Jordan's banks to remain resilient despite challenging conditions: Moody's

Published January 29th, 2017 - 11:00 GMT
Moody's expects only a moderate uptick in real GDP growth in Jordan to 3.2 per cent for 2017, still below potential. (File photo)
Moody's expects only a moderate uptick in real GDP growth in Jordan to 3.2 per cent for 2017, still below potential. (File photo)

Moody's Investors Service says that although credit risks remain high for banks in Jordan, their sound capital and liquidity provide a buffer to downside risks, while profitability will remain stable in 2017, despite higher provisioning expenses, owing to improving margins.

Moody's report, entitled Banks–Jordan: Solid Capital Buffers, Regulatory Reforms and Higher Interest Margins Provide Support Amid Regional Turbulence, states that the conflict in Syria and Iraq has led to closure of borders, and weak financial conditions in Gulf countries weigh on trade, tourism and investor sentiment in Jordan and therefore on growth.

Therefore, Moody's expects only a moderate uptick in real GDP growth in Jordan to 3.2 per cent for 2017, still below potential. Furthermore, rising interest rates, driven by recent and future Fed rate increases and the Jordanian dinar's peg to the US dollar, will moderate demand for credit, especially from households. Under these challenging operating conditions, Moody's expects domestic credit growth of 6-7 per cent in 2017, down from 8 per cent in 2016.

Asset risks remain high for Jordanian banks due to credit concentration, including high exposure to the Jordanian Government, and rising household debt. Also, the Jordanian banking system's large size relative to GDP and substantial cross-border operations increases systemic and contagion risk. Banks' consolidated total assets stood at 278 per cent of GDP as of year-end 2015.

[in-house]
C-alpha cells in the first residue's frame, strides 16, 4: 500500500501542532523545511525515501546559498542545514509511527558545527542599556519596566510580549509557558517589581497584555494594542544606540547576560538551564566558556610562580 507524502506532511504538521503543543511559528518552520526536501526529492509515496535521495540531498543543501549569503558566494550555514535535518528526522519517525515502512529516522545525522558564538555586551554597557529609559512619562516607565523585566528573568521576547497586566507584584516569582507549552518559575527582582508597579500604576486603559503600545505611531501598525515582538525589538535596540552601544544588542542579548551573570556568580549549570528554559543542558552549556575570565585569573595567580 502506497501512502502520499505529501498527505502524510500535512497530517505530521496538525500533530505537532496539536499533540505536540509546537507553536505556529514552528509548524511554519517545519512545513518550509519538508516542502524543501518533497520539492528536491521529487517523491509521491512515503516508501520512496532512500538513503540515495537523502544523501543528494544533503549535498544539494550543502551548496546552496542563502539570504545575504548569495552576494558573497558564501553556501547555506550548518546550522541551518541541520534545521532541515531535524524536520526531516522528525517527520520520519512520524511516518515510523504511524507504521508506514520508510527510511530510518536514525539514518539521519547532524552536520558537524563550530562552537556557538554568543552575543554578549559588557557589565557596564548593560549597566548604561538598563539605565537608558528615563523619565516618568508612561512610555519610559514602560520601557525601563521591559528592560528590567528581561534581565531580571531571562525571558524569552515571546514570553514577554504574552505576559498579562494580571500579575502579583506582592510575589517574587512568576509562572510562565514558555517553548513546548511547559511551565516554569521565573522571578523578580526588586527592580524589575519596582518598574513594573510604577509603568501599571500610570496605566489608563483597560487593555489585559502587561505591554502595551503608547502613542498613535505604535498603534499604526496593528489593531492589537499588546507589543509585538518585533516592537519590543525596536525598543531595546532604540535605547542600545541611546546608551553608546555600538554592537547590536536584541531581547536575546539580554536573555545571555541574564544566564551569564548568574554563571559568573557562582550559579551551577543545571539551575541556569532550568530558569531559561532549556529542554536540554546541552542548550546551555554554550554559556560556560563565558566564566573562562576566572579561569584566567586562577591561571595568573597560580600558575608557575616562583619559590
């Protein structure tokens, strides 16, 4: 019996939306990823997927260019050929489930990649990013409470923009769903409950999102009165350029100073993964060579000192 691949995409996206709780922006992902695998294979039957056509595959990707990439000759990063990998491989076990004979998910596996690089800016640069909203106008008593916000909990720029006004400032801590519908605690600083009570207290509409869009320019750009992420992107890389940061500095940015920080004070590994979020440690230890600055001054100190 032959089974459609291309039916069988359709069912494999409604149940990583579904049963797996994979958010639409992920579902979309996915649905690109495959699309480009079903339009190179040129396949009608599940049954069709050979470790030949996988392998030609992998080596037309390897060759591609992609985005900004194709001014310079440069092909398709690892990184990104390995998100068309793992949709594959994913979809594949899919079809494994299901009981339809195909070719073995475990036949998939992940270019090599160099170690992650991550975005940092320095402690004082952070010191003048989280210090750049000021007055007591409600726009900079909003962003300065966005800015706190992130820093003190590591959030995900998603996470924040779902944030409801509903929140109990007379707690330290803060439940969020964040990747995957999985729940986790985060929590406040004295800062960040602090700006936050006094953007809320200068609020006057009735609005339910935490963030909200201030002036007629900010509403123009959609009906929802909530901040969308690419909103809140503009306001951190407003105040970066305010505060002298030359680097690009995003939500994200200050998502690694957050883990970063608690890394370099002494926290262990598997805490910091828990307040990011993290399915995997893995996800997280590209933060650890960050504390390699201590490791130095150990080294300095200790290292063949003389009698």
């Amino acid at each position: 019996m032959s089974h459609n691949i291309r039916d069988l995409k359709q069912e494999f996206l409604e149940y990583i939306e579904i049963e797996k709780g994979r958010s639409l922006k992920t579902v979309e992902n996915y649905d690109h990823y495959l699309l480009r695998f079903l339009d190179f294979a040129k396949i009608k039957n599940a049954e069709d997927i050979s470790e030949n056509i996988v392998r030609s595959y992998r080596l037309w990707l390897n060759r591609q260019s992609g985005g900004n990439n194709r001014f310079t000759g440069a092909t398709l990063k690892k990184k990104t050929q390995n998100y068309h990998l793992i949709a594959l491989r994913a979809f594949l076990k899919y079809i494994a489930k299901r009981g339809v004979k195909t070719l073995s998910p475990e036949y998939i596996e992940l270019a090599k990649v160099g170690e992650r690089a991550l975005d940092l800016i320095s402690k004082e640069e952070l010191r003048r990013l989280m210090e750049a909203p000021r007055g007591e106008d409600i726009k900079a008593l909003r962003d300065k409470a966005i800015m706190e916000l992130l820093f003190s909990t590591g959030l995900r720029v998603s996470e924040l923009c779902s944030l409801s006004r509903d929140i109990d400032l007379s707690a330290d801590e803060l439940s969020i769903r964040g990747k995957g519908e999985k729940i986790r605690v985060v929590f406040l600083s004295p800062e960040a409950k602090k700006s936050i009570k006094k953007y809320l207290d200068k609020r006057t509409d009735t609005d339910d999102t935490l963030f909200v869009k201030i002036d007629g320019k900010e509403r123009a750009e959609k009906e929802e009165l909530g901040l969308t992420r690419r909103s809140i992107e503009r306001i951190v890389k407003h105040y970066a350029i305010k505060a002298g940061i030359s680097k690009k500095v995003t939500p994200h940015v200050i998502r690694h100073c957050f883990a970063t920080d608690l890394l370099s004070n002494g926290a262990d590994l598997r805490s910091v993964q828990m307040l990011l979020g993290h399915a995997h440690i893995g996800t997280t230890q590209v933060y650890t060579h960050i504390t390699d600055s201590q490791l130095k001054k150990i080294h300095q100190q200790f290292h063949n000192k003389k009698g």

However, Alexios Philippides, Assistant Vice President at Moody's said, “We expect a broadly stable return on assets for Jordanian banks of around 1.4-1.5 per cent for 2017. Higher provisions against new non-performing loans will be largely offset by improving net interest margins as interest rates rise, as well as further operating efficiency gains.”

Also positively, new regulation in Jordan will support the resilience of the banking sector. Basel III capital requirements were implemented last year and a planned 2017 amendment of the Deposit Insurance Corporation law will create a more robust bank recovery and resolution framework, bringing it in line with the Financial Stability Board's 'Key Attributes'.

Finally, sound capital and liquidity provide a buffer to downside risks. The system's capital to assets ratio of 12.7 per cent at end-2015 compares well to regional peers, providing a solid buffer against unexpected losses. Banks also have a stable deposit base and liquid assets equivalent to 42 per cent of total assets.

By Sarah Spendiff

 

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